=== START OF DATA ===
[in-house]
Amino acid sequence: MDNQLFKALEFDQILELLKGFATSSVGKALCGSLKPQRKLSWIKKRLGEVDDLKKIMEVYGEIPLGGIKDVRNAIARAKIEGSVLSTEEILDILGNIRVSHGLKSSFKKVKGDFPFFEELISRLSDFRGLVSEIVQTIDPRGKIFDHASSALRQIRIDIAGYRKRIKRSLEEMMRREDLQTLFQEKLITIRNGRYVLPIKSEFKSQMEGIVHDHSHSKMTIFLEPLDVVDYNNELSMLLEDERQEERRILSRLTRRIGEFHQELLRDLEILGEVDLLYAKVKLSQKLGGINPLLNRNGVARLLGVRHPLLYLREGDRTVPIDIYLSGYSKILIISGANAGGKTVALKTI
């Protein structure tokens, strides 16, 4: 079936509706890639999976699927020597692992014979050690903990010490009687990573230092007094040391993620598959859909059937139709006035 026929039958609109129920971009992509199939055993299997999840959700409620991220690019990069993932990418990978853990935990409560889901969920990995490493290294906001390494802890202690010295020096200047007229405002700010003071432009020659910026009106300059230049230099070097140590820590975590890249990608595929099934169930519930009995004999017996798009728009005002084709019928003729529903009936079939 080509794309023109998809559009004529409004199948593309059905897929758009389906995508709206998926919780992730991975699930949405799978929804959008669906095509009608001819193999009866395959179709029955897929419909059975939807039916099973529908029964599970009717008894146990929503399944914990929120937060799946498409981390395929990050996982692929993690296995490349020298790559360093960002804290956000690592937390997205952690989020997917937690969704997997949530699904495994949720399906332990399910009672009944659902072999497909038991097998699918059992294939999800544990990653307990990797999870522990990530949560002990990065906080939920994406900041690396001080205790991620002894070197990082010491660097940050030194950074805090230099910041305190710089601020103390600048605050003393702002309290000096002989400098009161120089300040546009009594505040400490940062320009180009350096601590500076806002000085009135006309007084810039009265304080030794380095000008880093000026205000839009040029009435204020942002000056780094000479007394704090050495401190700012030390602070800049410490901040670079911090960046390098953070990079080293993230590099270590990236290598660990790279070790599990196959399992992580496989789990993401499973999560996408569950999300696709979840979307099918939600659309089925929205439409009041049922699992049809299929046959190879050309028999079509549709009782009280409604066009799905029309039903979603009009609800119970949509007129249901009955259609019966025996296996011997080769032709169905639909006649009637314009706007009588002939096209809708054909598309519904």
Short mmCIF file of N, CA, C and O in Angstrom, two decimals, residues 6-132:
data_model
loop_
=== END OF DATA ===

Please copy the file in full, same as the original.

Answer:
[in-house]
Amino acid sequence: MDNQLFKALEFDQILELLKGFATSSVGKALCGSLKPQRKLSWIKKRLGEVDDLKKIMEVYGEIPLGGIKDVRNAIARAKIEGSVLSTEEILDILGNIRVSHGLKSSFKKVKGDFPFFEELISRLSDFRGLVSEIVQTIDPRGKIFDHASSALRQIRIDIAGYRKRIKRSLEEMMRREDLQTLFQEKLITIRNGRYVLPIKSEFKSQMEGIVHDHSHSKMTIFLEPLDVVDYNNELSMLLEDERQEERRILSRLTRRIGEFHQELLRDLEILGEVDLLYAKVKLSQKLGGINPLLNRNGVARLLGVRHPLLYLREGDRTVPIDIYLSGYSKILIISGANAGGKTVALKTI
């Protein structure tokens, strides 16, 4: 079936509706890639999976699927020597692992014979050690903990010490009687990573230092007094040391993620598959859909059937139709006035 026929039958609109129920971009992509199939055993299997999840959700409620991220690019990069993932990418990978853990935990409560889901969920990995490493290294906001390494802890202690010295020096200047007229405002700010003071432009020659910026009106300059230049230099070097140590820590975590890249990608595929099934169930519930009995004999017996798009728009005002084709019928003729529903009936079939 080509794309023109998809559009004529409004199948593309059905897929758009389906995508709206998926919780992730991975699930949405799978929804959008669906095509009608001819193999009866395959179709029955897929419909059975939807039916099973529908029964599970009717008894146990929503399944914990929120937060799946498409981390395929990050996982692929993690296995490349020298790559360093960002804290956000690592937390997205952690989020997917937690969704997997949530699904495994949720399906332990399910009672009944659902072999497909038991097998699918059992294939999800544990990653307990990797999870522990990530949560002990990065906080939920994406900041690396001080205790991620002894070197990082010491660097940050030194950074805090230099910041305190710089601020103390600048605050003393702002309290000096002989400098009161120089300040546009009594505040400490940062320009180009350096601590500076806002000085009135006309007084810039009265304080030794380095000008880093000026205000839009040029009435204020942002000056780094000479007394704090050495401190700012030390602070800049410490901040670079911090960046390098953070990079080293993230590099270590990236290598660990790279070790599990196959399992992580496989789990993401499973999560996408569950999300696709979840979307099918939600659309089925929205439409009041049922699992049809299929046959190879050309028999079509549709009782009280409604066009799905029309039903979603009009609800119970949509007129249901009955259609019966025996296996011997080769032709169905639909006649009637314009706007009588002939096209809708054909598309519904």
Short mmCIF file of N, CA, C and O in Angstrom, two decimals, residues 6-132:
data_model
loop_